Specialized Services for Abused Parents and Children (SSAPC)

Nationwide, nearly half of all residents of domestic violence shelters supported through the Family Violence Prevention and Services Program (FVPSA Program) are children.  These children, youth, and their parents need quality services to address the trauma they have experienced and to break the cycle of violence. The FVPSA Program is committed to expanding comprehensive services for children and youth exposed to domestic violence to ensure that every child receives a trauma-informed and developmentally appropriate response to the violence they have experienced.

In 2016 and again in 2020, the Family and Youth Services Bureau (FYSB) awarded FVPSA grants under the Specialized Services for Abused Parents and Children (SSAPC) program to capacity building projects to serve as leaders for expanding a broader network for support, developing evidence-based interventions for children, youth and parents exposed to domestic violence, and building national implementation strategies that will lead to local improvements in domestic violence programs and community-based interventions.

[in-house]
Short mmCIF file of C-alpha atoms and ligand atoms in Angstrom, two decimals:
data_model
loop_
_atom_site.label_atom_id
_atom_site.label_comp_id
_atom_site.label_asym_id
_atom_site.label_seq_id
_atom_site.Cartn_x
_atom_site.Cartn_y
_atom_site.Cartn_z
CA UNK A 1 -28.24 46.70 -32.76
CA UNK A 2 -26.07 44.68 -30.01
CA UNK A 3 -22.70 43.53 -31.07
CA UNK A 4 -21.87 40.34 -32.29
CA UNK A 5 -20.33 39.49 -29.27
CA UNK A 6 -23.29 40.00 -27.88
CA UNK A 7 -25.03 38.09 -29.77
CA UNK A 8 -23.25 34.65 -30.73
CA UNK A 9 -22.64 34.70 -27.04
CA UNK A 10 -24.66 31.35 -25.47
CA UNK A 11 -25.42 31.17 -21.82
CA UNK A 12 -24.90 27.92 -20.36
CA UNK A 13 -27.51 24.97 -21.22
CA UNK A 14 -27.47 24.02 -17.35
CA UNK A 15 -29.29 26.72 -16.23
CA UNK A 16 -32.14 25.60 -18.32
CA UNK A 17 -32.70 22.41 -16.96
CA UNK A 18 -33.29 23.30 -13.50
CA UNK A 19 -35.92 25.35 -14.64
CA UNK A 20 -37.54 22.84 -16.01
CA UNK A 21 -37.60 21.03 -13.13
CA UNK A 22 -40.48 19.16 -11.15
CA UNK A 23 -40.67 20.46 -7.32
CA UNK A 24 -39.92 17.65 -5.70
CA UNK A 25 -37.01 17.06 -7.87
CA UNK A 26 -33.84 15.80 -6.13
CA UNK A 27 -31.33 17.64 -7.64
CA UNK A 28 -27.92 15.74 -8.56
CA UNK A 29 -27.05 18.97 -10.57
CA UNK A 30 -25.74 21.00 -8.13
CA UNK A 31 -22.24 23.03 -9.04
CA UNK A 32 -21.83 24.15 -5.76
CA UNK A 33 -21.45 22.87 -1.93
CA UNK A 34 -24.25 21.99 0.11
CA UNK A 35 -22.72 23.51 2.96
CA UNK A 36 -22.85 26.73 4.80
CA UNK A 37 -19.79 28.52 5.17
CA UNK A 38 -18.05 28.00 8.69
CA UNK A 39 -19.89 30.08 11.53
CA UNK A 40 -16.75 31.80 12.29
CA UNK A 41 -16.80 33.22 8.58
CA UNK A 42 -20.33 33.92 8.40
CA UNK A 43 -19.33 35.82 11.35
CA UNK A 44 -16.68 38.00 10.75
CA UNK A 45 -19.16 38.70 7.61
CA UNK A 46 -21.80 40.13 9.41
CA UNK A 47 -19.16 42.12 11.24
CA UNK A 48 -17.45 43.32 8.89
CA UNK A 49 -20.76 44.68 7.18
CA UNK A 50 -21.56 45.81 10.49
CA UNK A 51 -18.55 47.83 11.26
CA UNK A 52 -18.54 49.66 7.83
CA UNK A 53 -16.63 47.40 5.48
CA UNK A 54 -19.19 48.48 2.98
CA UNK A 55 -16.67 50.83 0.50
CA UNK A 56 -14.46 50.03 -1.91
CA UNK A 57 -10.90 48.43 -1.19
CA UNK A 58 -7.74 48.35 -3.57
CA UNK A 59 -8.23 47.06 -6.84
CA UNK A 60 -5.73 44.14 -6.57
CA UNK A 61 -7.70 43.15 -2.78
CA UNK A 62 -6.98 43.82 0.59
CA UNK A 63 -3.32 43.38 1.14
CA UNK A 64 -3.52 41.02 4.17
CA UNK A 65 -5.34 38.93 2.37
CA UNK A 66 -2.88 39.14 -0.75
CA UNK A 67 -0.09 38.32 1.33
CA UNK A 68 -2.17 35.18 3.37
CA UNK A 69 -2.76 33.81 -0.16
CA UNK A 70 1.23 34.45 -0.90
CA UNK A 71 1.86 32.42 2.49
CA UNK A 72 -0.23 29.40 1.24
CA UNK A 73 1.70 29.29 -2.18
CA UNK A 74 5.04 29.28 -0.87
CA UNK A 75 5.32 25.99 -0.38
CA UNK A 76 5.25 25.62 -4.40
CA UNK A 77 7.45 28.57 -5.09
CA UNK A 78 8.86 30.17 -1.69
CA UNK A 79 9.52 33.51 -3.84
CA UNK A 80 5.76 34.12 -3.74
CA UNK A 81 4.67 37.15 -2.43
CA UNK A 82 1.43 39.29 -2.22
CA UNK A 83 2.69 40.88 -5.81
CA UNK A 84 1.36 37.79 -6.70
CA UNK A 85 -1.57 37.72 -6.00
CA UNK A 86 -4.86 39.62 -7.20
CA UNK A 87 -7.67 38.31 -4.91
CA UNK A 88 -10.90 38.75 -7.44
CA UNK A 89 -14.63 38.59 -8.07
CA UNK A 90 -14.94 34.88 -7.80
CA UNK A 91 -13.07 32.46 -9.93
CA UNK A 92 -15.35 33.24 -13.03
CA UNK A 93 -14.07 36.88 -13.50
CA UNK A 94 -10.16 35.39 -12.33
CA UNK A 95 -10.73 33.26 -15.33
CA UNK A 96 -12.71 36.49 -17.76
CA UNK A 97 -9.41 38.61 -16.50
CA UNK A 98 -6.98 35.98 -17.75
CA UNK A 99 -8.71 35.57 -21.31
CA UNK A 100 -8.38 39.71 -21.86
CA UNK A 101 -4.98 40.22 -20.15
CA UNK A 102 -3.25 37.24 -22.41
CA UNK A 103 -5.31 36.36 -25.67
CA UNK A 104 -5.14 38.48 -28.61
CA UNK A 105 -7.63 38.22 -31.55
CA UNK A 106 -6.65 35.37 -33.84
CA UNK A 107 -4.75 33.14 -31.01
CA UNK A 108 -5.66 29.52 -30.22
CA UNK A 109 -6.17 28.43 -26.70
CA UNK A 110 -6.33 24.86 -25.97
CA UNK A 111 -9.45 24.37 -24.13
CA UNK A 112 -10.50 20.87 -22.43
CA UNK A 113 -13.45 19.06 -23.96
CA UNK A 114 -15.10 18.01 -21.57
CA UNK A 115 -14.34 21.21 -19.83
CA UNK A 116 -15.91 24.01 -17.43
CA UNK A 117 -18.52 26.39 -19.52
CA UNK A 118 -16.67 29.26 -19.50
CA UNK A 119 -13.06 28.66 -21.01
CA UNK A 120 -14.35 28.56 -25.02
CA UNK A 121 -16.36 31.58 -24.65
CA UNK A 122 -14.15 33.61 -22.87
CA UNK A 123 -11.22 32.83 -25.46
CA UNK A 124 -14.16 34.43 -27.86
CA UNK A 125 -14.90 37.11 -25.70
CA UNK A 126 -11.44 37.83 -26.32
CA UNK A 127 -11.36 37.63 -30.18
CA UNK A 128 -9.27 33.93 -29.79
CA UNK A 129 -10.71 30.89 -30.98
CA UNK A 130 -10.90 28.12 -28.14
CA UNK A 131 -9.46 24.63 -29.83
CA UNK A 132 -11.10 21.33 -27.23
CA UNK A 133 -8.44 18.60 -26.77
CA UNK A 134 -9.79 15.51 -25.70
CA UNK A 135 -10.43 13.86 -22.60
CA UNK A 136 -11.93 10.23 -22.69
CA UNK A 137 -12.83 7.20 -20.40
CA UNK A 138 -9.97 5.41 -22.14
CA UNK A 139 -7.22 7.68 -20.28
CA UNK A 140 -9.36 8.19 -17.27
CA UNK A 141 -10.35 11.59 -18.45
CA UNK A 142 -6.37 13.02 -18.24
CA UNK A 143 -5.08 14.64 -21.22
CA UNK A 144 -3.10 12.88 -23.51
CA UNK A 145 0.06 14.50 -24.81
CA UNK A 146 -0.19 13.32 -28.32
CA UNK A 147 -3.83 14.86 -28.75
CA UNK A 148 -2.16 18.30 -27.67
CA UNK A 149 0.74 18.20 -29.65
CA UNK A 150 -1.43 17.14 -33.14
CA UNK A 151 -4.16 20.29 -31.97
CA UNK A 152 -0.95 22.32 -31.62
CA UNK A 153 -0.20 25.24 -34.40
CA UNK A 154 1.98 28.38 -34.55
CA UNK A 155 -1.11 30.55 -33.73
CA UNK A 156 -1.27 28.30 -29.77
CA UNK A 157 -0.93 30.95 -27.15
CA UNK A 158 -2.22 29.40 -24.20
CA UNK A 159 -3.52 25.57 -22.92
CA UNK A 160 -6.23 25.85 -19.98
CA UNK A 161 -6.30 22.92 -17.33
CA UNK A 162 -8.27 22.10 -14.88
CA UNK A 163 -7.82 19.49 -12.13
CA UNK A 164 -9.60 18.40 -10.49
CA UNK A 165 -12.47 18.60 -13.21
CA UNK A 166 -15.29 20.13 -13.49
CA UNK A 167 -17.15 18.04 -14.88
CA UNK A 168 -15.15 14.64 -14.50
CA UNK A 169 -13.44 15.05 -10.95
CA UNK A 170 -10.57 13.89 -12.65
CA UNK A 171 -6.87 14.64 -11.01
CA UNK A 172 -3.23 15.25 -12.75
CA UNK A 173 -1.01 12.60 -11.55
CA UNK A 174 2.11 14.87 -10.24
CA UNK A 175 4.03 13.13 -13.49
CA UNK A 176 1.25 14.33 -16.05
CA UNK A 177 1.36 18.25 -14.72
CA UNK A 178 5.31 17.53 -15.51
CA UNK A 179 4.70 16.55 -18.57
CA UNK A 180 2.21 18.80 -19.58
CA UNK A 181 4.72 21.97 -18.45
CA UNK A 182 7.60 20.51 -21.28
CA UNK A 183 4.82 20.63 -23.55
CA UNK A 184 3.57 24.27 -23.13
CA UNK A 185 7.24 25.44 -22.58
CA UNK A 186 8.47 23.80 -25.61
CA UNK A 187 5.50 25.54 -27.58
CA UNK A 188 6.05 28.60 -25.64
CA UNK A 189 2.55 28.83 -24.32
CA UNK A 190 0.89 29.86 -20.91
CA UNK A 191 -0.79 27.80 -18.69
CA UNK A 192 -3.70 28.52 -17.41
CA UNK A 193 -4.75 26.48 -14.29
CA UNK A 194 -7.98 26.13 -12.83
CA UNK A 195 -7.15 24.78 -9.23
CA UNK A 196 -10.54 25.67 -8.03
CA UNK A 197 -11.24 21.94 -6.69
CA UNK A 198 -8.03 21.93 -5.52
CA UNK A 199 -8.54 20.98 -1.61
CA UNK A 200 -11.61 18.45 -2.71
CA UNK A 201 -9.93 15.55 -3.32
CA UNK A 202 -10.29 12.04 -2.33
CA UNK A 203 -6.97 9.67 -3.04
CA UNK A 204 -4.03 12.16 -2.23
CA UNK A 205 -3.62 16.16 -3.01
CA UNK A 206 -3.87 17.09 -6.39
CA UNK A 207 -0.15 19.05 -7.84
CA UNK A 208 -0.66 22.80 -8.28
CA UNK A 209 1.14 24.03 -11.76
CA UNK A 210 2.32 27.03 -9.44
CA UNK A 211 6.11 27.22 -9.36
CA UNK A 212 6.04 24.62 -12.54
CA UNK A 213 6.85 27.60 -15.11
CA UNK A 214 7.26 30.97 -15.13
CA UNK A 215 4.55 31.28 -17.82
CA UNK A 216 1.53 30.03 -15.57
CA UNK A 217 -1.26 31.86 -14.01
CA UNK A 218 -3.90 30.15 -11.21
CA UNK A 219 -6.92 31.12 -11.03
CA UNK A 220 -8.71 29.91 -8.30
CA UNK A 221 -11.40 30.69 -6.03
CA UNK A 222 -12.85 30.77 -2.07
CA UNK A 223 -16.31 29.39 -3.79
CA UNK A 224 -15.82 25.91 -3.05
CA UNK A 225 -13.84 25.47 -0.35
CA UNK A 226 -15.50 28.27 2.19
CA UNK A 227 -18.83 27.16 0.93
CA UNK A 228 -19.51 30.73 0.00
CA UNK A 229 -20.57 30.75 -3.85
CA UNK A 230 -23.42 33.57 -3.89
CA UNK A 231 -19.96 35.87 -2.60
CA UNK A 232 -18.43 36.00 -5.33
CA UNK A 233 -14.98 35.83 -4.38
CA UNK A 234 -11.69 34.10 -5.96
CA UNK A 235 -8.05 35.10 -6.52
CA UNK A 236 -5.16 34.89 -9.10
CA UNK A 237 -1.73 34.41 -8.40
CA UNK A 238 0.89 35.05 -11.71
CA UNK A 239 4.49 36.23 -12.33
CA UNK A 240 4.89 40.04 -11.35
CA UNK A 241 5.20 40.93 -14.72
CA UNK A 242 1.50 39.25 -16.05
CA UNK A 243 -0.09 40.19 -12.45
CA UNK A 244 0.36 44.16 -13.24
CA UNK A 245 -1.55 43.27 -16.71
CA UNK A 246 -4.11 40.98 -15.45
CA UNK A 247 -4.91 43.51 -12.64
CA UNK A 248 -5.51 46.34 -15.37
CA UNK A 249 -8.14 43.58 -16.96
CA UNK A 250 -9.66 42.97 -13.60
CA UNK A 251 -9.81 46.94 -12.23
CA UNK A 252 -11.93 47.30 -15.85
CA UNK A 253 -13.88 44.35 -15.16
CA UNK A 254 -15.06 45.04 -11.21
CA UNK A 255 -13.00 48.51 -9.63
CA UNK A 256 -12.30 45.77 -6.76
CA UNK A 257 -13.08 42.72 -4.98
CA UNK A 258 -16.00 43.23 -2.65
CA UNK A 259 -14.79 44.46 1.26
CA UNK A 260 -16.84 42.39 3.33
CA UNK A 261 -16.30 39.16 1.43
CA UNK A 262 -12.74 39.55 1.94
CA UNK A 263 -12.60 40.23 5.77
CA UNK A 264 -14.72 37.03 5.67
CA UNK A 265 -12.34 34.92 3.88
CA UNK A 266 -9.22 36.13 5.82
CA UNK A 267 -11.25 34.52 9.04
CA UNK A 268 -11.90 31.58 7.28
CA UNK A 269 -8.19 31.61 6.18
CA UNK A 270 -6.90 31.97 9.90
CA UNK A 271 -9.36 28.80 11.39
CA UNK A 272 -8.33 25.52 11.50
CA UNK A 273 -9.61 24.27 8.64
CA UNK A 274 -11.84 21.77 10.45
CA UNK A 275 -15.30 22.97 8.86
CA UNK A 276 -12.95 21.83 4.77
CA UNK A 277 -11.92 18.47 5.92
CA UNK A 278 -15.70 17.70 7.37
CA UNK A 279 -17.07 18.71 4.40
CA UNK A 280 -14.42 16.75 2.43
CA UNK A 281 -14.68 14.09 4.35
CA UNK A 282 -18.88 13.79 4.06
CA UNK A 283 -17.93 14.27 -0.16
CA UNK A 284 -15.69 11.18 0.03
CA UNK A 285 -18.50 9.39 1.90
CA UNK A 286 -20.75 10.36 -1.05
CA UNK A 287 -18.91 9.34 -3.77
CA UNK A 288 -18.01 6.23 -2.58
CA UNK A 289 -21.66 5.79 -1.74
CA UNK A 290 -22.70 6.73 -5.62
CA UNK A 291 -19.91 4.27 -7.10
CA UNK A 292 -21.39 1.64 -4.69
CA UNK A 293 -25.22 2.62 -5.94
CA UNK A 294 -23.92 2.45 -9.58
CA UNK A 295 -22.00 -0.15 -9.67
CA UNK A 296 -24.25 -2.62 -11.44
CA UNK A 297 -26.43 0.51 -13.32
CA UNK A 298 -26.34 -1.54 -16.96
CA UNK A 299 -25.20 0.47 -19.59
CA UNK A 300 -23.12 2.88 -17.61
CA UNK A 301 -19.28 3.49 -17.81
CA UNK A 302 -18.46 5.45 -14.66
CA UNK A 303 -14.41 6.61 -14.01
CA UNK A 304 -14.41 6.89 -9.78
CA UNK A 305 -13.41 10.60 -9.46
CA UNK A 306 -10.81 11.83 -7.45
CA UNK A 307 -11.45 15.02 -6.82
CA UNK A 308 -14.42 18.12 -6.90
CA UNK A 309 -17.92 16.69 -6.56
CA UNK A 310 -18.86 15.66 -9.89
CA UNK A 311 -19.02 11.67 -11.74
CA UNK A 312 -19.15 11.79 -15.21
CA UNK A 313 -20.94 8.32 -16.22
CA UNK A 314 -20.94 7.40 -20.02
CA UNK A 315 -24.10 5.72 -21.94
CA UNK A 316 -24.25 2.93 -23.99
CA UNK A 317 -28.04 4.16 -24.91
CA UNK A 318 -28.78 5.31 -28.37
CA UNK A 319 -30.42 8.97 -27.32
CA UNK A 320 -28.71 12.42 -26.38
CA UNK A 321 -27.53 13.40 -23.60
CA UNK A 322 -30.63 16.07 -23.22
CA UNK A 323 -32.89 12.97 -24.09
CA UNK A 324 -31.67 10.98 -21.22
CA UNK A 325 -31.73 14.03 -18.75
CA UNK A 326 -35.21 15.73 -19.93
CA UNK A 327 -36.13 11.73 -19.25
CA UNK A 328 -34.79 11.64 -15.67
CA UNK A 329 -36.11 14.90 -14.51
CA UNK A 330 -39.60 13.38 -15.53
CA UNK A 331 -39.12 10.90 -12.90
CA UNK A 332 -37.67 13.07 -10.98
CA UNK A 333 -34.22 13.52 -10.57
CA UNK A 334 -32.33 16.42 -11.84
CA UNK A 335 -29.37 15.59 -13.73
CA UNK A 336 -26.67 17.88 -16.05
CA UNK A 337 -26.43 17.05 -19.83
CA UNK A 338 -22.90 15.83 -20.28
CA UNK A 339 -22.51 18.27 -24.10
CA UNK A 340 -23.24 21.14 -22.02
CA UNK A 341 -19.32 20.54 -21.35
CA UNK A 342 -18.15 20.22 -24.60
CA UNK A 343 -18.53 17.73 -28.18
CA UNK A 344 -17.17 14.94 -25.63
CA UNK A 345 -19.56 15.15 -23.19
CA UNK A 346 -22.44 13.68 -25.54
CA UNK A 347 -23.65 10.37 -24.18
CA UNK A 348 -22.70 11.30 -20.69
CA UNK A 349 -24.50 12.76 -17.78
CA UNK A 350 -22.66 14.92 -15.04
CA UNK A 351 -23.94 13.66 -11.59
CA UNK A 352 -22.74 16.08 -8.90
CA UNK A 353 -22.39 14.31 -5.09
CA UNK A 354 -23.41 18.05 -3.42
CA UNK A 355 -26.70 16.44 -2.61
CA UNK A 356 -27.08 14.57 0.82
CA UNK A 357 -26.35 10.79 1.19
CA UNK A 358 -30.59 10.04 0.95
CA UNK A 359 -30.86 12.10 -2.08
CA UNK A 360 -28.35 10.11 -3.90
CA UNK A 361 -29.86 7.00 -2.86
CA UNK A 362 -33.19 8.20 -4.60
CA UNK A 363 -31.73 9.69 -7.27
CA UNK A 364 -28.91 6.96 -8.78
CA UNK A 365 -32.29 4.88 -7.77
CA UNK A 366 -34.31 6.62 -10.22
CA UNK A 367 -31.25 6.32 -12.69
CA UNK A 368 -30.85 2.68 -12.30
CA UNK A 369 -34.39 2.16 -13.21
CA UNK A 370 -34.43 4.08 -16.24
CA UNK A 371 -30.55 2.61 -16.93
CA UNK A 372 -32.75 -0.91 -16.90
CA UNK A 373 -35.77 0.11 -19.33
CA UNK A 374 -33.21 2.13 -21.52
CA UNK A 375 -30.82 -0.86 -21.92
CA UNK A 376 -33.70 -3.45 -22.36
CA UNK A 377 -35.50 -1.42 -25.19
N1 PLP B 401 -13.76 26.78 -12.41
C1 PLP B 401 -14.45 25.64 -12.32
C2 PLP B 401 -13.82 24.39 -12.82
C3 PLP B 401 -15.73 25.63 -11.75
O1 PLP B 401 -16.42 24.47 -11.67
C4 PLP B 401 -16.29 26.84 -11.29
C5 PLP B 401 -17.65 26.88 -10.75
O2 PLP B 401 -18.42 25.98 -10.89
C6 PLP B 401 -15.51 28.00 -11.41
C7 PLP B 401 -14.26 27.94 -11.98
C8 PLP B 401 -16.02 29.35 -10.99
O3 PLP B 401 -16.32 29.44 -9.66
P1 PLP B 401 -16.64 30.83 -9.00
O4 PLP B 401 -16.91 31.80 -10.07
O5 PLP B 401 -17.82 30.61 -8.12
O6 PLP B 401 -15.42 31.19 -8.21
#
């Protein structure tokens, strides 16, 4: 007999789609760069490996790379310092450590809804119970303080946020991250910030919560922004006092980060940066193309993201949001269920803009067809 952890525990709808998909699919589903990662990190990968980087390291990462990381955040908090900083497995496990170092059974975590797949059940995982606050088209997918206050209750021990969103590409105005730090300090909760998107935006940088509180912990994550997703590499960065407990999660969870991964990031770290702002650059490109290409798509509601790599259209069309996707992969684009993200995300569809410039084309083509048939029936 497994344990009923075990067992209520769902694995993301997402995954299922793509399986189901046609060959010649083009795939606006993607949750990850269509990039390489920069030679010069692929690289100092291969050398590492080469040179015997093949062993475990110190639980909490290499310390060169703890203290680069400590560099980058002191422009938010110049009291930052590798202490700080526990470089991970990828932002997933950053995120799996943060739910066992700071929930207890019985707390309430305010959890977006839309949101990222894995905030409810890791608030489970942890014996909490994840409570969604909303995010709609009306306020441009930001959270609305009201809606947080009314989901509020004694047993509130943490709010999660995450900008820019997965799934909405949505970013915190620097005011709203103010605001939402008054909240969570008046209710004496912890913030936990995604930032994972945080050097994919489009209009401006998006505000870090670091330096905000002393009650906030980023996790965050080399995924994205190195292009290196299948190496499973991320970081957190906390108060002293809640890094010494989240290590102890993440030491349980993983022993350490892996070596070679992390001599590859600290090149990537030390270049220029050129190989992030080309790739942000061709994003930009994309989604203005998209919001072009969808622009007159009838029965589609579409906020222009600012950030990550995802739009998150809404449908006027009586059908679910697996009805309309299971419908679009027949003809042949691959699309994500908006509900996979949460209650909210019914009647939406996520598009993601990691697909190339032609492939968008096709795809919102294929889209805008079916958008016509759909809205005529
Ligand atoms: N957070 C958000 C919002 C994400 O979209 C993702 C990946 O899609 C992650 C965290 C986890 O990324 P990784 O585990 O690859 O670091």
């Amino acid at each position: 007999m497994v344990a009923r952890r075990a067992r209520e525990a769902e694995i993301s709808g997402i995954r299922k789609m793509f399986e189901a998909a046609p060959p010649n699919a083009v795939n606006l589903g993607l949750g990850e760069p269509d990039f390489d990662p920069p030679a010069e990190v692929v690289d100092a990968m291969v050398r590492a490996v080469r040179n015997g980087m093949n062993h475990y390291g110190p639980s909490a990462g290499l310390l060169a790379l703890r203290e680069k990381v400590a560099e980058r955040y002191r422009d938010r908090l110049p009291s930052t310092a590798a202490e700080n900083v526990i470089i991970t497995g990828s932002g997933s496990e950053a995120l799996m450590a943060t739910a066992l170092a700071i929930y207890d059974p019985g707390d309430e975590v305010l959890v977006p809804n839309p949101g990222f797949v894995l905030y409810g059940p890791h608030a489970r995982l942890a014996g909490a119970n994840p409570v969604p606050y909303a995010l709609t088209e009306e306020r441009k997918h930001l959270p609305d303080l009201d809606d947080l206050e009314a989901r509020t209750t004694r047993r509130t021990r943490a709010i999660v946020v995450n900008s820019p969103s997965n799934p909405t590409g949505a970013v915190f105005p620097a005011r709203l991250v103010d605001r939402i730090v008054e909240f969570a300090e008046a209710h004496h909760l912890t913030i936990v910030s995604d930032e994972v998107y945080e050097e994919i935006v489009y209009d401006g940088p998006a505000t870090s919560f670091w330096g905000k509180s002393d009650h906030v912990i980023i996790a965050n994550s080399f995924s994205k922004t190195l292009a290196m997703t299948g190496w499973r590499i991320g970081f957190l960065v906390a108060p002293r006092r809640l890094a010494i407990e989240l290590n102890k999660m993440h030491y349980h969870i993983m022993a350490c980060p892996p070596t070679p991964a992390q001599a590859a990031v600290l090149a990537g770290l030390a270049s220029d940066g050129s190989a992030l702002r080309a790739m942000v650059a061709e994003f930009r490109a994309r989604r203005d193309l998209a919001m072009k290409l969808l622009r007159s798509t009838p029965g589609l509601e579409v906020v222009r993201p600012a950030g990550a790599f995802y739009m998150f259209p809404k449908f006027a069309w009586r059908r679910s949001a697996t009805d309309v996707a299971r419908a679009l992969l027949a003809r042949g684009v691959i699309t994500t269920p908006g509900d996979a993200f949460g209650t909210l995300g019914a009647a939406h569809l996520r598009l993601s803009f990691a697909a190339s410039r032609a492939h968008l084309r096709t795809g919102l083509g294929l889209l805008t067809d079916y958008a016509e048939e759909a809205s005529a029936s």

Promising Futures Capacity Building Center, (the Center), a project of Futures Without Violence, (FUTURES)  Expanding Services to Children, Youth, and Abused Parents (ESCYAP) program was also funded in 2016 by FVPSA. FUTURES provides support to the network of domestic violence state coalitions, local community-based programs, and other child serving programs on enhancing services for families impacted by domestic violence. Promising Futures provides support to programs to build organizational structures and services that prioritize child well-being, opportunities for healing, building resilience, and breaking the intergenerational cycle of violence.  Promising Futures supports the Specialized Services for Abused Parents and their Children (SSAPC) grantees as well as the field through facilitating a learning community, technical assistance and training, developing new resources and tools for the field, growing the research within evidence-based, trauma-informed, culturally relevant practices for children and youth and their parents in domestic violence programs, and supporting best practices in evaluation and documenting lessons learned.